The employer will use the interview to evaluate your skills, professionalism, what motivates you, and your genuine interest in their work. Equally importantly, an interview gives you the chance to assess the organization and determine if it is a good fit for your interests and goals. The key to a successful interview is research and practice! Begin by reviewing the interviewing tips below and these two brief animated videos: Interview Preparation and Telling Your Story.
Different Types of Interviews
Interviews come in different flavors, and some interviews may even combine these different types. A brief overview is below, but be sure to choose the hyperlinks to view more details on each type of interview and tips on how to prepare
- The Behavioral Interview: Every interview has a behavioral portion, which includes a discussion of your resume, accomplishments, and the often asked ‘Tell me About Yourself‘ question. Check out the sample behavioral interview questions compiled by OCS.
- The Case Interview: In addition to behavioral interviewing questions, some employers will use a case interview to gauge your ability to problem solve in real-time. This is a popular interview format for consulting roles and marketing positions.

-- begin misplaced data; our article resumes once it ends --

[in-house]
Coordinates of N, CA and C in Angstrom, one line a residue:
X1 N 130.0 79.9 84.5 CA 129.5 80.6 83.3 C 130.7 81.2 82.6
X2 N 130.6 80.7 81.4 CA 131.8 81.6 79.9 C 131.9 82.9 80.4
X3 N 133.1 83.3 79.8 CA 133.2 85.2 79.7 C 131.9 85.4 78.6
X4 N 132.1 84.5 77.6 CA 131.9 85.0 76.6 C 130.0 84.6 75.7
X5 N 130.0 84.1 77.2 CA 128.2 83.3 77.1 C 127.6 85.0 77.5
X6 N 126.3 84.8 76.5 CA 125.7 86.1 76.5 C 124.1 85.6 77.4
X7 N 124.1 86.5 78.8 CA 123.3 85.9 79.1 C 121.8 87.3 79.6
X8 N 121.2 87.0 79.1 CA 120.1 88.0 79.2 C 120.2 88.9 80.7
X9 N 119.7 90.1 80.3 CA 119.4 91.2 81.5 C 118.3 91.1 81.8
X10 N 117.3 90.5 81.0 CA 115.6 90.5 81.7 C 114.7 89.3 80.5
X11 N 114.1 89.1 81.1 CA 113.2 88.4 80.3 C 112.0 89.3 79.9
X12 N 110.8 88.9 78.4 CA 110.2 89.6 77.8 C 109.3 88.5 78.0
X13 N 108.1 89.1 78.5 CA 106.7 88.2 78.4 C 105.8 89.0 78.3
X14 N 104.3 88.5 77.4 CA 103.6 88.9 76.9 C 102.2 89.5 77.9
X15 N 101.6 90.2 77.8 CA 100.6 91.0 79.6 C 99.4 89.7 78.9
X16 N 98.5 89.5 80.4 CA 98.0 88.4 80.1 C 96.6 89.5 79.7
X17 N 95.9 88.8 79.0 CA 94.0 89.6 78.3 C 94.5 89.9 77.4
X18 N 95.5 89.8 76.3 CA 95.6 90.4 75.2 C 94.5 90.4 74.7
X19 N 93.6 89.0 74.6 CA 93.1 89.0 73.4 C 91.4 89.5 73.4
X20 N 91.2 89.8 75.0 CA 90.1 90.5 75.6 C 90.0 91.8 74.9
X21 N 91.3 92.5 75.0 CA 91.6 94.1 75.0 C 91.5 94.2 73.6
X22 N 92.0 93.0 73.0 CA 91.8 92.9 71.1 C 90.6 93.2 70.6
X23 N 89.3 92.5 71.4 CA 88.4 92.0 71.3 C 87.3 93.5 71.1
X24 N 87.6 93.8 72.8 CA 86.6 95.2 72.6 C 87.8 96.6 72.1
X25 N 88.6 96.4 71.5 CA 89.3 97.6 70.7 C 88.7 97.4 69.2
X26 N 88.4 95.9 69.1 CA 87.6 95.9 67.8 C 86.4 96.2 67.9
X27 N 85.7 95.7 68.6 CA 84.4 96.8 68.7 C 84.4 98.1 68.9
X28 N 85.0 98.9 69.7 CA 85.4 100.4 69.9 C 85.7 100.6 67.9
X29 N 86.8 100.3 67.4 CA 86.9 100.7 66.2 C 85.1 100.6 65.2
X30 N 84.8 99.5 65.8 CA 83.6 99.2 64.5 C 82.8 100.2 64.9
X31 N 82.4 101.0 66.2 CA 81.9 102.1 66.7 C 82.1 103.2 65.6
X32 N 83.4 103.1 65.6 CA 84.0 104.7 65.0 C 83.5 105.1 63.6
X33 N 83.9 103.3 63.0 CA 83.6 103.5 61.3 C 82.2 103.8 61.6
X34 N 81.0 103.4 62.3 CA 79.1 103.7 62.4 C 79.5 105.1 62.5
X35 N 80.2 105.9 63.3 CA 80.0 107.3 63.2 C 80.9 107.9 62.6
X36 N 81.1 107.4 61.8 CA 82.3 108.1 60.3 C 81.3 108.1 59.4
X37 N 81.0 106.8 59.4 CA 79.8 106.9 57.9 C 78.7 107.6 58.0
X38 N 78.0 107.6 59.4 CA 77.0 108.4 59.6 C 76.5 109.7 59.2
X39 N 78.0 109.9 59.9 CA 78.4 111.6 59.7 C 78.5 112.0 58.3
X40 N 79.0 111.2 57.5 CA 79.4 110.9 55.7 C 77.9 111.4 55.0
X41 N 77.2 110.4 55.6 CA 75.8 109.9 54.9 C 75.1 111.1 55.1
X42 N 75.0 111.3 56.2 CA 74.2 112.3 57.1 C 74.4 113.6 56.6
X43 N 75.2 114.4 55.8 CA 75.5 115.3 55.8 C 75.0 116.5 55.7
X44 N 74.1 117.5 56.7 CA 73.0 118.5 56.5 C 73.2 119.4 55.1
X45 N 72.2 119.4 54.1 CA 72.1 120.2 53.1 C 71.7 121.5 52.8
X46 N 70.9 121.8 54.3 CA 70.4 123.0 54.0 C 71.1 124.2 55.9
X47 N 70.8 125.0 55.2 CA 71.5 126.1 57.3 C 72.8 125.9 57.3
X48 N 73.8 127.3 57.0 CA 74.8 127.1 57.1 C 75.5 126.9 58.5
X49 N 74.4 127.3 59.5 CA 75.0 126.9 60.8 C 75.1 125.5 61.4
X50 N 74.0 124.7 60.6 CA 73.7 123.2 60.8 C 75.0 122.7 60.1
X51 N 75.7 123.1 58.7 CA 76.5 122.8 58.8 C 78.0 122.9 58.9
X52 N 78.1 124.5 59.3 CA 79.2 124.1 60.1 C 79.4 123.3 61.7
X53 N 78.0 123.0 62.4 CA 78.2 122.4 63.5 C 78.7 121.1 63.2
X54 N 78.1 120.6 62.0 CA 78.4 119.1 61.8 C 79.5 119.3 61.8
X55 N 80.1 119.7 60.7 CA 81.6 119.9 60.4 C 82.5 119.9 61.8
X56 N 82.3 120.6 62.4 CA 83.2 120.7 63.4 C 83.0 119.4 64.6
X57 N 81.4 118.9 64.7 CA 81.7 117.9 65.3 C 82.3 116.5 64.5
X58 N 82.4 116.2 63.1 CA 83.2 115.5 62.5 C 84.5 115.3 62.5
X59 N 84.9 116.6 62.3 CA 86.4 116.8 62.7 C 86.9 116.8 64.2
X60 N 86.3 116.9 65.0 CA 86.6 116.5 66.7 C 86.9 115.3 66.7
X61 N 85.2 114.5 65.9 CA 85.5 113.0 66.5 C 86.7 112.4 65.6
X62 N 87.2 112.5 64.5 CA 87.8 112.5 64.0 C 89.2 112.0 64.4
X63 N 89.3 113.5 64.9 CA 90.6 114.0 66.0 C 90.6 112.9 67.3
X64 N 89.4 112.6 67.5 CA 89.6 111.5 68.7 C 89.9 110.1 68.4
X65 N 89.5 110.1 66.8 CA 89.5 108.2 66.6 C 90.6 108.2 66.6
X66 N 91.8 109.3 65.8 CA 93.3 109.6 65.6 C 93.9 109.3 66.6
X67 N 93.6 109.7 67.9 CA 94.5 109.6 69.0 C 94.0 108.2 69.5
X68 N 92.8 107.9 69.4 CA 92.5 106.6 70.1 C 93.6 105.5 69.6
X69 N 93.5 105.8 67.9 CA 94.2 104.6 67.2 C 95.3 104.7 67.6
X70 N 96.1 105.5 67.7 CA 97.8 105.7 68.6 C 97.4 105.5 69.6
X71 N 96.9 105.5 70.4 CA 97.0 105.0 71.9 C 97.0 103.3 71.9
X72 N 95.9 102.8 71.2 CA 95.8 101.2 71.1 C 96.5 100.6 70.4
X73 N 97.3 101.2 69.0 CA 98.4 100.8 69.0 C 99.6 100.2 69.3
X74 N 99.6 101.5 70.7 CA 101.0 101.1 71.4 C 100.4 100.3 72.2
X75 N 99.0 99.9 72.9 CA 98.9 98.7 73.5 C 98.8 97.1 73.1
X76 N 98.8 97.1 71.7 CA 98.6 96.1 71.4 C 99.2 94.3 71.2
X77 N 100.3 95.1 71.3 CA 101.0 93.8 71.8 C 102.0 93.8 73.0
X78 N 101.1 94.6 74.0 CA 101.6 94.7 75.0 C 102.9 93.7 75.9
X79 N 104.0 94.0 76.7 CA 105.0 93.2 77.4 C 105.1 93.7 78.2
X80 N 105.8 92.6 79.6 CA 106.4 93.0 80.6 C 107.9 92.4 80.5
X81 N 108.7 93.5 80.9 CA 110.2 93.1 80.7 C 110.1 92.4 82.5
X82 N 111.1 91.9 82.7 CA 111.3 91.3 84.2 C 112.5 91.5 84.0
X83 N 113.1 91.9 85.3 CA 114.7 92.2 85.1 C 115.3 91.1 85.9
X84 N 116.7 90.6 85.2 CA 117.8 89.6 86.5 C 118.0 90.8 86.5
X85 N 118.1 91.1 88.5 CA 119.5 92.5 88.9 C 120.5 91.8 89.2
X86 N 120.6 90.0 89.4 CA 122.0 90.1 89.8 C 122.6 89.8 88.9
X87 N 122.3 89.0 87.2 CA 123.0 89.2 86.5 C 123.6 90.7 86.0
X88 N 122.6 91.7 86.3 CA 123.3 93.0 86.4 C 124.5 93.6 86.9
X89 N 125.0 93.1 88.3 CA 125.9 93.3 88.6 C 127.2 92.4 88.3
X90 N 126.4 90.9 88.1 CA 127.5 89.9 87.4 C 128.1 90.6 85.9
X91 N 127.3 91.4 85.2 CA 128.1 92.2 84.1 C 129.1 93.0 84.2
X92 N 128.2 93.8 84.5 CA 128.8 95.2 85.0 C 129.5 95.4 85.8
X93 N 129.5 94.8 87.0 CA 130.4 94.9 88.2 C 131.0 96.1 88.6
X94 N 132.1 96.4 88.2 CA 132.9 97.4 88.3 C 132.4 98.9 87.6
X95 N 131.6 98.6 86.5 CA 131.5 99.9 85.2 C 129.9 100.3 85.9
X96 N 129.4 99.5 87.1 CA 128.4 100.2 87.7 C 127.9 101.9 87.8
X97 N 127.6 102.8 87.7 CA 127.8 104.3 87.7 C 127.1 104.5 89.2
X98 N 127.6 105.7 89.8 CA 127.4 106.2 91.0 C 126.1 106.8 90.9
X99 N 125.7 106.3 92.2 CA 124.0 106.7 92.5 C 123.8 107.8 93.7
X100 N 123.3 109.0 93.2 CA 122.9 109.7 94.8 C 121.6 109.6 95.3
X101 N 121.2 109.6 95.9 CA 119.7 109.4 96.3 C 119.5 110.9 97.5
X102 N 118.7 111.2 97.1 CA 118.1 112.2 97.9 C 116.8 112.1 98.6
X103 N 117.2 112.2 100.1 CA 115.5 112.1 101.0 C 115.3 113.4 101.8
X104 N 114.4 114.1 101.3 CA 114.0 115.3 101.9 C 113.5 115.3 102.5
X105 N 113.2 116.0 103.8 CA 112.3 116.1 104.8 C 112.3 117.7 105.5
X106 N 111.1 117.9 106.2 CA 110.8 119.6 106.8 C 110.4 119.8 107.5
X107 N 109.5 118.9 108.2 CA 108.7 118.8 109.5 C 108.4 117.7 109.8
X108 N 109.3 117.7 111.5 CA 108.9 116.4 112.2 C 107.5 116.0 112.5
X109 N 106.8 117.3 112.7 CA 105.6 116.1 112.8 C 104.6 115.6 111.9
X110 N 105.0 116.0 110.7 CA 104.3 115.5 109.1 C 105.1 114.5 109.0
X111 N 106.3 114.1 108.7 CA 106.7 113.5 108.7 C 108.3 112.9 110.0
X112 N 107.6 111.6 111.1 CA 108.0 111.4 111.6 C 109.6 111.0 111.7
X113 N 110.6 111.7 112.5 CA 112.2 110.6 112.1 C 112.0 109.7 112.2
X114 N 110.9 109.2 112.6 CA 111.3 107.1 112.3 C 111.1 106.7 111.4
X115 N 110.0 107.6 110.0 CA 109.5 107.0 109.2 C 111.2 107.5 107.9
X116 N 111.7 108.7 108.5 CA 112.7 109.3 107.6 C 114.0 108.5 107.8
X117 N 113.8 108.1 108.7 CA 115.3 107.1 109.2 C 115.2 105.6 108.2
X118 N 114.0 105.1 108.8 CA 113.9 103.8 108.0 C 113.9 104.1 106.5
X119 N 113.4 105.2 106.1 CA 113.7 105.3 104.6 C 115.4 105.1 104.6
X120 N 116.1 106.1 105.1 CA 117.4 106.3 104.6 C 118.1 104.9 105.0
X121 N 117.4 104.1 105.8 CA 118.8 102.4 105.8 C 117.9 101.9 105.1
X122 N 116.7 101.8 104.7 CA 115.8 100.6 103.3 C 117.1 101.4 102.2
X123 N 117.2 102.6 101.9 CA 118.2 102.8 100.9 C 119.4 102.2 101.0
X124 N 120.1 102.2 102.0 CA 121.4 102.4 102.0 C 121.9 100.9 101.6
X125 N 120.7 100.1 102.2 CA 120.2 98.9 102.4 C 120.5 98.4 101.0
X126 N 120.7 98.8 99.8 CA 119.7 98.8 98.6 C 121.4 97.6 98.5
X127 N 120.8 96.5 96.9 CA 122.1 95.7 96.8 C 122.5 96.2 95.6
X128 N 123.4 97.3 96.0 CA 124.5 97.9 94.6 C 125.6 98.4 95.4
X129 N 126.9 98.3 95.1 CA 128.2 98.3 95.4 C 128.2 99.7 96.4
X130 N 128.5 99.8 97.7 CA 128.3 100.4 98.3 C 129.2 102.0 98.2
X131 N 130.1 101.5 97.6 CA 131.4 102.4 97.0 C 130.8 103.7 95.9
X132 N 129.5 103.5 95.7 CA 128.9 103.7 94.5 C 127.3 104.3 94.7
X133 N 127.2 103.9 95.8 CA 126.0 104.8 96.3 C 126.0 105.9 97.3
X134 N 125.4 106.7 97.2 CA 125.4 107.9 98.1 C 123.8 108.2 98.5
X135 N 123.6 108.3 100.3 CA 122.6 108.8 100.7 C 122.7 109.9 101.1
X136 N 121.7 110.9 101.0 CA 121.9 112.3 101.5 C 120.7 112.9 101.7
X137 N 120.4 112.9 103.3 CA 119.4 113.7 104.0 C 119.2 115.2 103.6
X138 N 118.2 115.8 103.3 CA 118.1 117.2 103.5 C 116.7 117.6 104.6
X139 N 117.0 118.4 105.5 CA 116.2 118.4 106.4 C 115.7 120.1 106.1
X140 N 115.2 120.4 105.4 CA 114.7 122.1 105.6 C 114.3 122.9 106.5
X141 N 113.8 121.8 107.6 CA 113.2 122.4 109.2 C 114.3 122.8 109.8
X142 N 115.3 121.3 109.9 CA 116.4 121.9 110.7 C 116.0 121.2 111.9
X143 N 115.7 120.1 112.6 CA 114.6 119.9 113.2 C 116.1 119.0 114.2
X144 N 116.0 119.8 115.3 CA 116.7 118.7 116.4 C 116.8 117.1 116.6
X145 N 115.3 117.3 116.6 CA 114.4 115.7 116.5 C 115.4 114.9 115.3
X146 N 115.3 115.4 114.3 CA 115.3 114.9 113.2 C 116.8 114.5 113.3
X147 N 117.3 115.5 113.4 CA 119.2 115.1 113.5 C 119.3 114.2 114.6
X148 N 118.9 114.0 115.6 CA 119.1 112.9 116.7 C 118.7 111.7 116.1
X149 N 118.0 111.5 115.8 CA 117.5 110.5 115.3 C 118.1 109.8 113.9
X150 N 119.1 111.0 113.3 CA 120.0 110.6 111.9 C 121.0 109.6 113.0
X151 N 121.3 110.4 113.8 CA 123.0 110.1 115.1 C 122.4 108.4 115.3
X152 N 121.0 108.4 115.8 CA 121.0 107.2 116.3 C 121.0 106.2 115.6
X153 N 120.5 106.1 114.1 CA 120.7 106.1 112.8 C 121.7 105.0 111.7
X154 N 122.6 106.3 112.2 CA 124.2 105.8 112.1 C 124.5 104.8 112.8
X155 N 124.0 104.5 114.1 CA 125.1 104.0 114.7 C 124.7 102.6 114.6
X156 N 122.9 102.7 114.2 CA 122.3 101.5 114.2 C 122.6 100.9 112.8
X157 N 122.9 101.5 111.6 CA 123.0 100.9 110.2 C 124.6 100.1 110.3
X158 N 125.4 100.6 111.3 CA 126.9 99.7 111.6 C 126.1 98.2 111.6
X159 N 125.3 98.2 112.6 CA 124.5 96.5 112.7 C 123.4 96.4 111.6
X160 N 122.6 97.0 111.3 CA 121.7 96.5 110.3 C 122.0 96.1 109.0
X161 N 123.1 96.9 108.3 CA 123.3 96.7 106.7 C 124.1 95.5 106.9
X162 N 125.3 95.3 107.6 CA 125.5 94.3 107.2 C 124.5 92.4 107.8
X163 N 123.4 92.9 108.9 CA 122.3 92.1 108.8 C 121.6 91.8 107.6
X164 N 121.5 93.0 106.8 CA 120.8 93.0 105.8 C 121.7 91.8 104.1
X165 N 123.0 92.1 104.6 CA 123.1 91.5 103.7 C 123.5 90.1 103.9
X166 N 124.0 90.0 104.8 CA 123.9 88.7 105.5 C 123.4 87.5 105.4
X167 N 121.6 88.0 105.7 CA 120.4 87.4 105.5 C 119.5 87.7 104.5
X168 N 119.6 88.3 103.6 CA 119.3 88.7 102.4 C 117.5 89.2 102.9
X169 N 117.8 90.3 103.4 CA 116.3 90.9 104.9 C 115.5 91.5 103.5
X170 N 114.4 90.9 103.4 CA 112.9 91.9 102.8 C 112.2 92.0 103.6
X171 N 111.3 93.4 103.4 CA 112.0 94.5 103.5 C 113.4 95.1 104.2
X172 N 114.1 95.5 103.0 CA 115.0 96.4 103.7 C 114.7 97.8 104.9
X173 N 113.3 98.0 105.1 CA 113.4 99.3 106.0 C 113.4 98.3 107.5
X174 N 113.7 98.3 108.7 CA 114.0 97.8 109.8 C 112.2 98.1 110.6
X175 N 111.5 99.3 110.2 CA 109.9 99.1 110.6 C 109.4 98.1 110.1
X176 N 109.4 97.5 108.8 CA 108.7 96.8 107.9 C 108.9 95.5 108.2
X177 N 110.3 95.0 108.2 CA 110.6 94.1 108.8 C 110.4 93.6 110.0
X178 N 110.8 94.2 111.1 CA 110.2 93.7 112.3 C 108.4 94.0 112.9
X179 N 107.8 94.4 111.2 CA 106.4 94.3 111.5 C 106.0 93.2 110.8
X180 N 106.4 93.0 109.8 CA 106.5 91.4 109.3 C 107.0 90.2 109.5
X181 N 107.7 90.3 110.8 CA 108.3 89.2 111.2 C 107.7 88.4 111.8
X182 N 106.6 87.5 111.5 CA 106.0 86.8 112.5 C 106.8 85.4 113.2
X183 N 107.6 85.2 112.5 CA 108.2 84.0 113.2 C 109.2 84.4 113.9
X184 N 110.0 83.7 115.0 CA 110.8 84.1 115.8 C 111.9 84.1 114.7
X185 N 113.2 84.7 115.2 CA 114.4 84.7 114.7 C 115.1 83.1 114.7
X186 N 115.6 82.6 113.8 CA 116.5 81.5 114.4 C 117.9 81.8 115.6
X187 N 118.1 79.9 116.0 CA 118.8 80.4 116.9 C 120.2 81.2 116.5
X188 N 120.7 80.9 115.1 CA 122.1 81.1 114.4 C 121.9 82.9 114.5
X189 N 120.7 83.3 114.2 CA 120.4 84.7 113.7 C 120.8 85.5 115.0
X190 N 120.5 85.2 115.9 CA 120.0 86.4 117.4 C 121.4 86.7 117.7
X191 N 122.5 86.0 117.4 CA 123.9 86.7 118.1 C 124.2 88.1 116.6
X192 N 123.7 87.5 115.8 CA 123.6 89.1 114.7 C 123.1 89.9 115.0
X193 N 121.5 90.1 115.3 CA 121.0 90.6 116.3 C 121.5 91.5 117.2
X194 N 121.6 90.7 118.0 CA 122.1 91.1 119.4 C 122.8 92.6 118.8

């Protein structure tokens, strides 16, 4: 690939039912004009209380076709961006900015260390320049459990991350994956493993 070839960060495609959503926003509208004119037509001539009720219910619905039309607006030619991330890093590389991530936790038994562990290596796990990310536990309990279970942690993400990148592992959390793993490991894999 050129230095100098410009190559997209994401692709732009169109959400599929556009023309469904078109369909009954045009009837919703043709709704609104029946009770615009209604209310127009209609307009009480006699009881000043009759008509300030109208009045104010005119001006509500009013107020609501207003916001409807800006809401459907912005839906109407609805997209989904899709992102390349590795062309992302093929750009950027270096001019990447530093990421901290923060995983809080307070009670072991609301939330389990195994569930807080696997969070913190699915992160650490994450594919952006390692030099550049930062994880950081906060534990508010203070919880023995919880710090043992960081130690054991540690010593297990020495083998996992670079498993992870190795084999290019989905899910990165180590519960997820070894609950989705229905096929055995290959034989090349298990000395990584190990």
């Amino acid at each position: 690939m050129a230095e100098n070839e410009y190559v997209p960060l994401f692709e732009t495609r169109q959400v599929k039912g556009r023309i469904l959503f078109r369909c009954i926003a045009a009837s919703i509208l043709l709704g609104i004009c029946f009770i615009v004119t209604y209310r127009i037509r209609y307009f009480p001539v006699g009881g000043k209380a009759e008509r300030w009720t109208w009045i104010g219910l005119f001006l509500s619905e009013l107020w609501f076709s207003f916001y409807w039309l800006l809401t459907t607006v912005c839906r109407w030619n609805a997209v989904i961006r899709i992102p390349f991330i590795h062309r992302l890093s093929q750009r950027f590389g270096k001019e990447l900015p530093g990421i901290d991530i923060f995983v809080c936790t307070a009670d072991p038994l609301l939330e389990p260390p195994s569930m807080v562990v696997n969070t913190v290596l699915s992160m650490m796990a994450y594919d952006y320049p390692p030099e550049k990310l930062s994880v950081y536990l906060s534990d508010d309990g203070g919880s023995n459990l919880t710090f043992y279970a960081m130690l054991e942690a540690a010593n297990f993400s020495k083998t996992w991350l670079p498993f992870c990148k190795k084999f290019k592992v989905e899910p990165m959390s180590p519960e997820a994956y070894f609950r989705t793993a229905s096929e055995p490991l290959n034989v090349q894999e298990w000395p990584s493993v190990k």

- The Technical Interview: Questions of a technical nature are used to assess specific skills and knowledge of a field. These questions are often used in interviews for computer science positions and technical finance roles.
- Vault Career Guides and Vault Interviewing Advice Guides provide interviewing advice for specific industries or fields. Register to use this free resource for Yale students and postdocs.
- Big Interview: Licensed by OCS and free for all Yale students and postdocs, this mock interview tool allows students to choose among thousands of interview types, record their answers and watch them back for practice. Big Interview is accessible directly through your Yale Career Link account (at the right on the home page, under Shortcuts)
- Illegal Interview Questions: It is important to know that there are some questions employers should not be asking candidates, and also how to handle these in the rare event it happens.